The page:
Touched with Fire

There is a significant link between mental illness and creativity. The human brain is a fascinating machine and can generate works of art that are profound and utterly beautiful. Vincent van Gogh is one such artist who possessed bipolar disorder and his creative works are some of the most well-known and appreciated today. The new film Touched with Fire explores this relationship and does so in a way that is not only smart but unique and simply out of this world. Katie Holmes and Luke Kirby star here and their chemistry onscreen is really something to marvel at. Few films this day and age delve into something so sensitive as mental illness but this film does so in a way that audiences will not only enjoy and walk away having learned a little something.

Carla (Katie Holmes) is a poet who is increasingly hyper and showing significant signs of mania. Her behavior is worrisome to her parents (Christine Lahti and Bruce Altman) and she eventually checks in to a psychiatric unit. At about the same time, Marco a.k.a. Luna (Luke Kirby), a pot-smoking rapper with conspiracy theories also checks in to the same unit. Eventually the two bipolar-afflicted individuals develop feeling for one another and once released from the hospital do whatever it takes to be together, much to the dismay of their deeply concerned parents including Marco’s somewhat helpless father (Griffin Dunne).

Young filmmaker Paul Dalio (Faith, Love and Whiskey, Heartless) has pulled quadruple duty here as writer, director, editor, and score composer and the film is really a labor of love. The indie feel is alive and well and every shot is well-crafted and well-thought out. Dalio also has bipolar disorder and has been stable for quite some time now so this film is certainly near and dear to him. In addition, Katie Holmes brings significant star power and male lead Luke Kirby is without a doubt, the best element of this bittersweet cinematic effort. He and Holmes share the screen and their romance is the stuff of movie magic. Bipolar disorder is a very serious illness and these two star-crossed lovers are embracing every creative impulse and wild behavior they conjure up.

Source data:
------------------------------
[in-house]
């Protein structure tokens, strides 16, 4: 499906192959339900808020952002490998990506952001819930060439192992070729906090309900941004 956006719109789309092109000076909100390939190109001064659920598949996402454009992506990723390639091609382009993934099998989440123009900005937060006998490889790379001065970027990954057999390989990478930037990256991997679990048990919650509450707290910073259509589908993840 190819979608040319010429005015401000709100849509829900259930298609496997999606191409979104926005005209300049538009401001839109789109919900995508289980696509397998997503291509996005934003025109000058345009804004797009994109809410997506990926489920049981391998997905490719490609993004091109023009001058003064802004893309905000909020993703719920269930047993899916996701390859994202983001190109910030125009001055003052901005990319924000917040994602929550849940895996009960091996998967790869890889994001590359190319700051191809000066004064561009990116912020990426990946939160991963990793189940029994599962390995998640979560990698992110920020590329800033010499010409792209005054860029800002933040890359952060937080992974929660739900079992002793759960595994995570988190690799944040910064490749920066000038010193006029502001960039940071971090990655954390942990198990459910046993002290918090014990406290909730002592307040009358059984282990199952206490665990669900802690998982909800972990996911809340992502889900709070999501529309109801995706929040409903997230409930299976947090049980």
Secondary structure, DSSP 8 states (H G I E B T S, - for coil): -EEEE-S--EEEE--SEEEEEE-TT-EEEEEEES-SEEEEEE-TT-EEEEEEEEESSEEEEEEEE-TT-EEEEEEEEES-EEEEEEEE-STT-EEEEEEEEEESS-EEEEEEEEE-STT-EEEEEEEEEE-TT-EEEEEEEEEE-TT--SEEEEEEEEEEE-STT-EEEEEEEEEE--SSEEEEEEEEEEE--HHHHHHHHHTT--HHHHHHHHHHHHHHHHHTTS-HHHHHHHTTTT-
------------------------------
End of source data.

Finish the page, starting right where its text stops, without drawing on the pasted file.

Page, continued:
The supporting cast of Touched with Fire is also quite strong with Christine Lahti, Bruce Altman, and Griffin Dunne. Middle-aged and tired of their children’s antics, they show sincere concern for them and wish them nothing but good mental health. Holmes’ Carla and Kirby’s Marco don’t really care about much except for each other and the delusion that they may be from another planet. This is heartbreaking for their parents and leaves them with little to no choice but to accept their manic-fueled existence. Griffin Dunne is especially effective here as a father who is at the end of his rope, fed up with his son, and hoping desperately that he can help him.

While Touched with Fire is not the “feel good” movie of the year, it does shed a light on something many people struggle with and that is mental illness and unfortunately there is a stigma associated with anyone possessing one. This film is important because it highlights the extreme importance of taking medication and knowing that creativity and art can still prevail even when one is no longer manic. Psychologist Kay Redfield Jamison actually wrote a book talking about this dynamic (also named Touched with Fire) and she appears toward the end of the film, explaining the mental illness/creativity relationship. The main characters in this film both enjoy and experience the pain and beauty of mania and Marco makes it his mission to keep his mania alive to enjoy live to the fullest and keep his artistic flam burning. The message here is that that flame can still burn bright but the illness needs to be controlled. This film does an excellent job at getting that message across.

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